At first there was Big Data, a process of collecting, organizing and analyzing large sets of data – to discover patterns and determine the most relevant information to the supply chain and future business decisions. Big Data analysis has had a definitive impact on how we look at supply chains. One of its greatest values is that it covers infinitely more ground than humans possibly can. Big Data can sense better what is happening all around the world, at much greater breadth and depth. It’s limited, however, to providing a picture based on reflections of the past.
The supply chain industry has arrived at a point where we can gather, streamline, analyze and strategize with the use of Big Data. How, though, do we optimize, efficiently, in real time? When we begin applying Big Data in an automated, real-time way using Big Calculations, we’re elevating the efficiency of the supply chain to its highest potential.
In today’s supply chain, human beings still have ultimate responsibility for making decisions. The reality is that they are still responding relatively slowly. For example, a main resource goes offline in a factory; an urgent order comes in; the quality of a product comes out below par and needs to be remanufactured. Employees gather as much information as possible regarding the unexpected change, apply business knowledge rules developed to address similar situations, and make informed decisions about how to best continue given the problem.
Taking it further: Big Calculations mediate these disruptions by continuously reading events and re-calibrating in real time. Essentially, Big Calculations works by applying sophisticated optimization algorithms that interpret a company’s stored data, business intelligence applications and strategic planning decisions, to continuously update the best “next steps” in the supply chain.
I’m a puzzle solver at heart.
What I find most fascinating about Big Calculations is that not only have we found new ways to solve complex supply chain puzzles, we are actually doing so with a dynamic puzzle: one with constantly moving pieces.
Consider the transportation industry. Five to 10 years ago, truckers would go out onto the road with a plan for the day. Mishaps would inevitably occur, and couldn’t be addressed during the day in real time. Now, trucker networks are monitored in real time. Drivers can get instructions for next steps a moment at a time. The challenge is to be able to have a clear view of the entire supply chain picture. What if driver instructions for taking an alternate route will impact refueling efficiency later down the line?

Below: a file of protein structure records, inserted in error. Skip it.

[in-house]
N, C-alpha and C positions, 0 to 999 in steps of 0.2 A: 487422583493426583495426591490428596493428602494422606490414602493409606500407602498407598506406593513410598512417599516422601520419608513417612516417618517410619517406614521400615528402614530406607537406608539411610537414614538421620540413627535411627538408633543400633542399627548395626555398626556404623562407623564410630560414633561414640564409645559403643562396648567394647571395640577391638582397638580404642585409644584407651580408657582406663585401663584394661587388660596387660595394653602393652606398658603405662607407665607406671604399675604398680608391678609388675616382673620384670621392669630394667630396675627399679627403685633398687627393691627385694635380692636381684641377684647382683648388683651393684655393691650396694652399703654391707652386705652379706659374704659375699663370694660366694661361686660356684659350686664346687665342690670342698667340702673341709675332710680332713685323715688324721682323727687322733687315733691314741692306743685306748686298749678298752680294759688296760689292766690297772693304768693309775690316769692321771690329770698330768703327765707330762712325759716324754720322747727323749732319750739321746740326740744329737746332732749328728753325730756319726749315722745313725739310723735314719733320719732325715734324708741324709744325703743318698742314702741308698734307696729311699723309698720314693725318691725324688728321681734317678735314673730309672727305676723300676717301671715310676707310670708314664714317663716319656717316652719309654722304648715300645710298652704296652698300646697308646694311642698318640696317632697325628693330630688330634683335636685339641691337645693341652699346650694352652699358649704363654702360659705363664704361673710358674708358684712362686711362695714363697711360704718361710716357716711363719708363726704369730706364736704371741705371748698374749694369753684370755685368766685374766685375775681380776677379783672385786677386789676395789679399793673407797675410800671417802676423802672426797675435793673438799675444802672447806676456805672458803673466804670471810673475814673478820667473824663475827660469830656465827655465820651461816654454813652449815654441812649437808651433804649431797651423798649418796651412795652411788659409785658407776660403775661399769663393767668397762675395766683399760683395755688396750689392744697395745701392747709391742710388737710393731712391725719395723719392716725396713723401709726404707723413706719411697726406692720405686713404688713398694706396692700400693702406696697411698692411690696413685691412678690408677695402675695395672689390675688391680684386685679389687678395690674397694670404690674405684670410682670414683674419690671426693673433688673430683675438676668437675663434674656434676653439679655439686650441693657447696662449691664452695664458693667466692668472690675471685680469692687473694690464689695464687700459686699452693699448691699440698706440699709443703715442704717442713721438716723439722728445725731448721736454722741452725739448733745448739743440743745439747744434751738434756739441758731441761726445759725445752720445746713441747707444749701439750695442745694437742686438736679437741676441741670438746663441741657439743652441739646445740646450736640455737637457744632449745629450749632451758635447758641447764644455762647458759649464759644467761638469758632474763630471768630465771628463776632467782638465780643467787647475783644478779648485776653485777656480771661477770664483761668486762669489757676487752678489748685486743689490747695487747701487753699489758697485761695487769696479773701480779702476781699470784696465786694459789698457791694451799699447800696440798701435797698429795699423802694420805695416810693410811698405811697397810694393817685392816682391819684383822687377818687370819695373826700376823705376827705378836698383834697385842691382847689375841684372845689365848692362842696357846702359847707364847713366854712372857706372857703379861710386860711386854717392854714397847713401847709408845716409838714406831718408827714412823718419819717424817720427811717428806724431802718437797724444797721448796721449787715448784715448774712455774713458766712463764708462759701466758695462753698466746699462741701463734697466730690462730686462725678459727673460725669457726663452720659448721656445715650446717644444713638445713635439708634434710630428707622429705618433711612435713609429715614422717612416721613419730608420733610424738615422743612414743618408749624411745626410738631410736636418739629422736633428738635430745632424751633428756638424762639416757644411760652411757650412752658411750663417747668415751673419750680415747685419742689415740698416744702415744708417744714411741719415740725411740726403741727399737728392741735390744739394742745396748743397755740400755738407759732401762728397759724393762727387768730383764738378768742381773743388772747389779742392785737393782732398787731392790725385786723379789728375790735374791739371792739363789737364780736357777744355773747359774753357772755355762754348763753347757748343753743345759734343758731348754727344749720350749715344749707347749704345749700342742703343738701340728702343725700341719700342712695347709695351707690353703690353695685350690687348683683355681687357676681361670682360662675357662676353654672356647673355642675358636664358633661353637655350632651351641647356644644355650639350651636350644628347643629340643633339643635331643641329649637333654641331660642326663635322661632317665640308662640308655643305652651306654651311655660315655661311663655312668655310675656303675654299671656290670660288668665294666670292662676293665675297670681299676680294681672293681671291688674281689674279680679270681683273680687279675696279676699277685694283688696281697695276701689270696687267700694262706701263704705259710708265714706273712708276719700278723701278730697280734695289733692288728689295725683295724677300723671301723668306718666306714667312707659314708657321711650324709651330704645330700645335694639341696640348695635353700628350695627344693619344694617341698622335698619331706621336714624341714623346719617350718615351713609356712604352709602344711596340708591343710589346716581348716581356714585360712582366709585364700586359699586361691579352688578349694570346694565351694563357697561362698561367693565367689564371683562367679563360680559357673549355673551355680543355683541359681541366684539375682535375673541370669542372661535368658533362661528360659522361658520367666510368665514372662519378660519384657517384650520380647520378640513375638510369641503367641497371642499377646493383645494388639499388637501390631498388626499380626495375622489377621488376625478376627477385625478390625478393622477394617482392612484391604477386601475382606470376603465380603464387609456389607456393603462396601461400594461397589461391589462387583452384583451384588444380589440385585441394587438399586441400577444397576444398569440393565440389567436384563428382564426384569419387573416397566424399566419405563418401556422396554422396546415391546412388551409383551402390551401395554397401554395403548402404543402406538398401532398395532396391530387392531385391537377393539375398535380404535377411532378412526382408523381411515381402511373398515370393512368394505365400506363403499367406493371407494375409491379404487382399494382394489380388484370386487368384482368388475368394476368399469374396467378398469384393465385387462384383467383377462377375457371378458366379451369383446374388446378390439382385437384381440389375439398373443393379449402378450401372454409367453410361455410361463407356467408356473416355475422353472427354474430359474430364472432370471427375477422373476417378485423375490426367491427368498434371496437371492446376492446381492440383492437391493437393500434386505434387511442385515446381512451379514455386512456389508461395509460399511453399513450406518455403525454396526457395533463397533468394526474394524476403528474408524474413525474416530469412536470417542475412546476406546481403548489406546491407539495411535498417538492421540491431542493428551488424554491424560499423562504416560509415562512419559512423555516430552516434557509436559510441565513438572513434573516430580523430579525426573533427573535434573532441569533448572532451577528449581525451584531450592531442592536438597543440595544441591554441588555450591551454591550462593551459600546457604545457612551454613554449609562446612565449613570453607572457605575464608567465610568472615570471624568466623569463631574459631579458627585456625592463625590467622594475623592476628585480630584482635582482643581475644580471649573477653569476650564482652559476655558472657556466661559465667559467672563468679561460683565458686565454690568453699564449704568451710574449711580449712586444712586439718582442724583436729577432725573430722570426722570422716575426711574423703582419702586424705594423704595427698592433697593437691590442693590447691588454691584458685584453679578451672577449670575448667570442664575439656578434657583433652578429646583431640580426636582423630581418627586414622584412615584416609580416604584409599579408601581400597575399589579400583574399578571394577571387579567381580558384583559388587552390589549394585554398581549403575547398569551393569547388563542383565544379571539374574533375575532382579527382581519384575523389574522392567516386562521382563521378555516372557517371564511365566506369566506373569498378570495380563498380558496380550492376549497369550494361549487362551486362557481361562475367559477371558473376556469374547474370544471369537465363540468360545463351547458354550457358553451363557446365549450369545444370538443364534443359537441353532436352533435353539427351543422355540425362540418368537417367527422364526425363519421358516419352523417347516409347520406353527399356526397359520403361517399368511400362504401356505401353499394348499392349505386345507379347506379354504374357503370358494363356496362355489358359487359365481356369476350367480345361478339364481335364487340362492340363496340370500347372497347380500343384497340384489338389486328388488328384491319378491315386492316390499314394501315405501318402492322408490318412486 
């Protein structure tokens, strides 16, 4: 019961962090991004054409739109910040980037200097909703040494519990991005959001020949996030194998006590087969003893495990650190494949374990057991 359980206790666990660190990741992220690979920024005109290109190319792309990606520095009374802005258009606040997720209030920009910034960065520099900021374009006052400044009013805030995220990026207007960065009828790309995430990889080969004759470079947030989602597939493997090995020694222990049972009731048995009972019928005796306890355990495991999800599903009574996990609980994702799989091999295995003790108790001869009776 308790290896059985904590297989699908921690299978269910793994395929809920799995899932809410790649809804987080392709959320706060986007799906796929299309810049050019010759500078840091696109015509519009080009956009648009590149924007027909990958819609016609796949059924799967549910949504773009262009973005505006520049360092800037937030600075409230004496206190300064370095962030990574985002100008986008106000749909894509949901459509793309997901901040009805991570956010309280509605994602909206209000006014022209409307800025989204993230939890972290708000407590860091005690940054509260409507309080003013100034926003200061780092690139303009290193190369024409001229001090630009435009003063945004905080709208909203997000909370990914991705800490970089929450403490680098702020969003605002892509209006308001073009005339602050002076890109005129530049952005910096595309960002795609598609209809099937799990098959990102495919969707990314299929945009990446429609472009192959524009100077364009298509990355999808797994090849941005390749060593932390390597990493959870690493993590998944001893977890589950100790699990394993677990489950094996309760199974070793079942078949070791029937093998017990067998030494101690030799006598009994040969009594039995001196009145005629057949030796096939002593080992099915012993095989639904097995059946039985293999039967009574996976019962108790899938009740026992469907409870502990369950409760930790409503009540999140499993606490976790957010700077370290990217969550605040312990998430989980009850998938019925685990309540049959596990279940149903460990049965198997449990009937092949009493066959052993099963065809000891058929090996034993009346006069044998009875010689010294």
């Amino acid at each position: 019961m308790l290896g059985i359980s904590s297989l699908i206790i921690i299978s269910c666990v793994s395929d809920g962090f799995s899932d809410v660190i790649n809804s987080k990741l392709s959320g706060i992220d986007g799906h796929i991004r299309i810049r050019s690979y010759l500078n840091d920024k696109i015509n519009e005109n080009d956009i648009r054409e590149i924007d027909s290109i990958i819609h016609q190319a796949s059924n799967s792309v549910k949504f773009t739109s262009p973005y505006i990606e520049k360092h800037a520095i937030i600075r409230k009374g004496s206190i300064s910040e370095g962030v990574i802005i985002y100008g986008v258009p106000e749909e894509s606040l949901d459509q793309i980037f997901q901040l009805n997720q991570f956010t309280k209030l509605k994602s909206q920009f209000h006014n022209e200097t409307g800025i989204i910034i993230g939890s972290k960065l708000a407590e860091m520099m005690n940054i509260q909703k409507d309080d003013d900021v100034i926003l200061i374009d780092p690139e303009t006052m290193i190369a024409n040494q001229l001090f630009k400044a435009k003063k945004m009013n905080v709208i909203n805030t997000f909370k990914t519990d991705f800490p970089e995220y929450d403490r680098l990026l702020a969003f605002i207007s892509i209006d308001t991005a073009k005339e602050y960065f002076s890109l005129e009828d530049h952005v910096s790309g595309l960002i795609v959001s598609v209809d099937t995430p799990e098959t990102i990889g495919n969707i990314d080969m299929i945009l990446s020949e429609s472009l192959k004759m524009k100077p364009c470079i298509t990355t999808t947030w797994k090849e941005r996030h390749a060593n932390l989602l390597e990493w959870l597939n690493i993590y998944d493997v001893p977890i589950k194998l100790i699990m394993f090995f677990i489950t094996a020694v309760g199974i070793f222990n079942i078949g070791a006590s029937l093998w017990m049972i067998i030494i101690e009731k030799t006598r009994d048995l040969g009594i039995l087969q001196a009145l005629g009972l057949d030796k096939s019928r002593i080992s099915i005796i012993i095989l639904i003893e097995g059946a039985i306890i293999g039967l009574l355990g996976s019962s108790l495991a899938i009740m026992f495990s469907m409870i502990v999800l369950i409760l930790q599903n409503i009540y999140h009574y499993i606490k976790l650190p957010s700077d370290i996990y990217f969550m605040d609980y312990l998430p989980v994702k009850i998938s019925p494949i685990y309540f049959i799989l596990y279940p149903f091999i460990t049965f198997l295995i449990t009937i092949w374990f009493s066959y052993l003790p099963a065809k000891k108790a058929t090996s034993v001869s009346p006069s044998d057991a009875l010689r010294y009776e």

A solution that “seemed like a good idea at the time” can come back to haunt the supply chain later if the big picture isn’t fully accessible. Big Calculations has the capacity to take all of the following factors into account at the same time, in order to optimize the outcome:
• Where are all the drivers?
• What are the most efficient routes right now (i.e., where is there traffic congestion, accidents, open routes, bad weather, etc.)?
• What data is coming in “from the road”?
• Which applied algorithms will produce the best strategy in real time?
• What is the best strategy to be employed in the field that will maintain optimal functioning for that specific time period?
Obviously, Big Calculations doesn’t operate in a vacuum.
A company must take foundational steps in order to be ready to apply Big Calculations to its supply chain. Quintiq has identified Five Steps to help companies make calculated decisions which ultimately deliver Big Value.
1) Select strategic goals with highest priority. Do you want to go from next-day to same-day delivery, for instance?
2) Define planning decisions. Many people don’t realize that they’re already making decisions and choosing from an infinite number of possibilities every day. Defining decisions is critical.
3) Model your supply chain. Figure out which decisions are important, identify and define them, and then do your model. It must be done in this order! You can only model your supply chain in the context of the planning decisions that you need to make. For example, if you’re only going to decide about investment in a factory or where to place strategic stock, you don’t necessarily need to know exactly how long it takes to run something on a particular production line. However, if you need to make a sequencing decision on the production line, you definitely need to know all about the details of what can be sequenced and why.
4) Measure planning key performance indicators. Planning KPIs are different from overall KPIs. If you want to have lower inventory over time, you don’t want to just be able to find out six months later whether you’ve achieved it. Measuring planning KPIs allows you to track what is happening on a daily basis, so that you can measure what will occur in future, and you’ll know what’s going to occur before it actually happens in your supply chain.
5) Optimize real-time planning. Use Big Calculations to bring your supply chain to the next level of speed and efficiency.
Big Calculations essentially captures the planning decisions that a company is making and continuously re-applies next steps. Human beings are subsequently empowered to respond to highest-level exceptions, make clear decisions, and take the best and most strategic action – in real time, on a continuous basis.
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